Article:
Establishing and sticking to a morning routine helps you prepare for a successful day ahead. Here, Dr. Mac Powell offers a few ways you can increase your productivity, boost your mood, and achieve the most you can out of your day.
A Good Morning Starts with a Good Night
While this is technically a nighttime routine, getting a good night’s sleep gives you the fuel and perspective you need for the day ahead. We all need different amounts of sleep, but most people need between six and eight hours of uninterrupted sleep in order to maximize the benefits. Try not to drink caffeine, eat too much sugar, or watch programs that can disrupt a good night’s sleep.
The blue light from phone screens can keep you up and disturb your circadian rhythm. If you need more help to relax at night, try drinking herbal tea, meditating, exercising, aromatherapy (many people swear by lavender essential oil for helping them rest), or taking a warm bath before heading to bed.
Prep for the Day
You don’t want to be in a rush in the morning, so prepare for the day ahead by setting aside your clothes, making lunch, and putting any other items you might need throughout the day by the door so you won’t forget them. By prepping for the day ahead, you’ll have a much more relaxed morning and won’t have to worry about forgetting something or—even worse—realizing you forgot something when it’s too late.
Wake Up Early
People who wake up early are more likely to be productive and positive than those who stay up late and sleep in. Most of the successful entrepreneurs and CEOs that I work with wake up before 6 a.m. every morning to get their minds ready for the day. Most of them also work out early and (which we will discuss below) and spend at least fifteen minutes meditating or engaging in a practice of mindfulness that centers them in the presence and prepares them for the day to come.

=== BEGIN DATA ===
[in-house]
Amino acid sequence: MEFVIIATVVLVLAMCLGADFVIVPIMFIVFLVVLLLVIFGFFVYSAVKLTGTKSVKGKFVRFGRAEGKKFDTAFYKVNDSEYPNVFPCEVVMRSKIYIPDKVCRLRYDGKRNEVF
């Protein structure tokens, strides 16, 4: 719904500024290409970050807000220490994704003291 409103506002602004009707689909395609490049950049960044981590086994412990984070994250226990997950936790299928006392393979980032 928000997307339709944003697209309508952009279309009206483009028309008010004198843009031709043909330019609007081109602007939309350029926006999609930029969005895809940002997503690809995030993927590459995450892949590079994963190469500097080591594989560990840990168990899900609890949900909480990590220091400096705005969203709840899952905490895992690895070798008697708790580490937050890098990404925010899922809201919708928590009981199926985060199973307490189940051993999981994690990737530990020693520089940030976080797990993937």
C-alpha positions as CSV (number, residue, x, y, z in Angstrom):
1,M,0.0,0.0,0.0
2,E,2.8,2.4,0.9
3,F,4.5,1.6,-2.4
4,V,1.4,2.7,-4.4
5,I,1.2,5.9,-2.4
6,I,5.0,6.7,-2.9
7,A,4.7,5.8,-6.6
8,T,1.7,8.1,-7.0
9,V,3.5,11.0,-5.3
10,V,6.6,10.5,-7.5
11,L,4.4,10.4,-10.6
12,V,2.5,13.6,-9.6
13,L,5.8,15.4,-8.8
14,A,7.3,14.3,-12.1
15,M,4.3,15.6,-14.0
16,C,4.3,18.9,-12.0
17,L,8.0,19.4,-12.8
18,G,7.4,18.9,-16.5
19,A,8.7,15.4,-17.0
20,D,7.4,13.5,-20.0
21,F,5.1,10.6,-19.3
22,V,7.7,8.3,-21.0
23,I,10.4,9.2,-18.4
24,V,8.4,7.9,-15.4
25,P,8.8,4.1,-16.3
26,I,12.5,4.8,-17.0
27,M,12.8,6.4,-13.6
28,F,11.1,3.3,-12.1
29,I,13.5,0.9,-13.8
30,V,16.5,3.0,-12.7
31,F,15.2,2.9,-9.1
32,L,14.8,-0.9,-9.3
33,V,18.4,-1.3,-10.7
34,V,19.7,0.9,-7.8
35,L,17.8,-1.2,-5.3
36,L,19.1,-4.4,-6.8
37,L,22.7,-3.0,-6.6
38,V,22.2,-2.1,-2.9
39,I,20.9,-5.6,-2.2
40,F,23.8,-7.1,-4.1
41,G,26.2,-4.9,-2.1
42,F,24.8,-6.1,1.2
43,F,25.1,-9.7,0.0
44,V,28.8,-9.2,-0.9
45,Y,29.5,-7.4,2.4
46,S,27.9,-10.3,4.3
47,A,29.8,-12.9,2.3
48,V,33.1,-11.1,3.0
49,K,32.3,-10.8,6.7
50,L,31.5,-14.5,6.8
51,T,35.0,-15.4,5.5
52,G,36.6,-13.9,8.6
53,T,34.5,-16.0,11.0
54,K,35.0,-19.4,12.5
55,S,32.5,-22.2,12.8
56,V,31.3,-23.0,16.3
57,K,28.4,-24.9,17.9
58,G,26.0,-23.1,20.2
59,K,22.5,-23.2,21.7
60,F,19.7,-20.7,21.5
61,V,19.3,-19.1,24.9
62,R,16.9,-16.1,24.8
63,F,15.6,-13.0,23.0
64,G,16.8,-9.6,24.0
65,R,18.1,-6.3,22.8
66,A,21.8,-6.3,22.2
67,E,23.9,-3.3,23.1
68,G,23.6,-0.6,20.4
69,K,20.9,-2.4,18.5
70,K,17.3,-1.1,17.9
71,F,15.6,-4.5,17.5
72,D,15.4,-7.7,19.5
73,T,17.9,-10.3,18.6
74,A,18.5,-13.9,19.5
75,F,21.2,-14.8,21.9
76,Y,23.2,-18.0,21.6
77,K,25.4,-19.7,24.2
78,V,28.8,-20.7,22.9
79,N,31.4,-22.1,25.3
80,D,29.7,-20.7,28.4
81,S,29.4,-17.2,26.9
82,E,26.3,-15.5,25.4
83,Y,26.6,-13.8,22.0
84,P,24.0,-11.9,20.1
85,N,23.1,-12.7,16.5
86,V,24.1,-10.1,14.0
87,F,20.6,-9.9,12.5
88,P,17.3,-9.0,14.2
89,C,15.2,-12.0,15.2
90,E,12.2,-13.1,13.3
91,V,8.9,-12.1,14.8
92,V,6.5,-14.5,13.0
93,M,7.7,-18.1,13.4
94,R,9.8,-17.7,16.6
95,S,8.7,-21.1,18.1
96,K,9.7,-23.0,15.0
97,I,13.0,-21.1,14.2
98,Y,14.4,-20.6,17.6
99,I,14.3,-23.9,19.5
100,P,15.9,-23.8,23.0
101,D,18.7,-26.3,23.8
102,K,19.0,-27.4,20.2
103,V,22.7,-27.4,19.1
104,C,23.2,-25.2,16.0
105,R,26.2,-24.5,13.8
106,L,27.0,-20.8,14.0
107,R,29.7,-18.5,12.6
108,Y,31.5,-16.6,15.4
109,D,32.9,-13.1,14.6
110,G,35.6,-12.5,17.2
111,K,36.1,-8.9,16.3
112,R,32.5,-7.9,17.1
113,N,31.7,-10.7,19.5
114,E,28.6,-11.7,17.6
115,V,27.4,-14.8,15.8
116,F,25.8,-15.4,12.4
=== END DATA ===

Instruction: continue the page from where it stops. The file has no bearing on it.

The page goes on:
Get a Workout In
Although this may be the most difficult of the routines, it’s likely the most important. A morning workout gives you a chance to refresh yourself and wake up your mind. It may also help lower your blood pressure and relieve stress. It doesn’t have to be a vigorous workout at the gym, but a 15-minute run or a few sets of planks and jumping jacks can be all you need to get your blood flowing.
Plan Your Day Out
Finally, take a few minutes to plan your day out and remind yourself of what needs to get done, and what’s most important on your to-do list. Start with the most difficult tasks so that you have significant momentum, and enjoy the process of crossing completed tasks from your list as you work toward your larger goals.
About Dr. Mac Powell:
Dr. Mac Powell has been a performance consultant and licensed therapist for nearly twenty years.. With over a decade of higher education management experience, Dr. Powell actively contributes to the strategic direction of higher education. He served as chair of the American Council of Education’s Commission on Educational Attainment and Innovation, and he is a former commissioner on the Western Association of Schools and Colleges (WASC) Senior Commission, a graduate of the WASC Assessment Leadership Academy, chair of the Council of Applied Master’s Programs in Psychology, and editor-in-chief of the Journal of Performance Psychology.
As the author of over 50 articles, three books and two book chapters on the subjects of education, clinical psychology and performance psychology, his recent scholarship focuses on the role of accreditation in consumer protection, educational attainment, and the challenges of rising tuition costs for students. Dr. Powell speaks around the world on leadership, the role of personality in building teams and performance, and the future of higher education.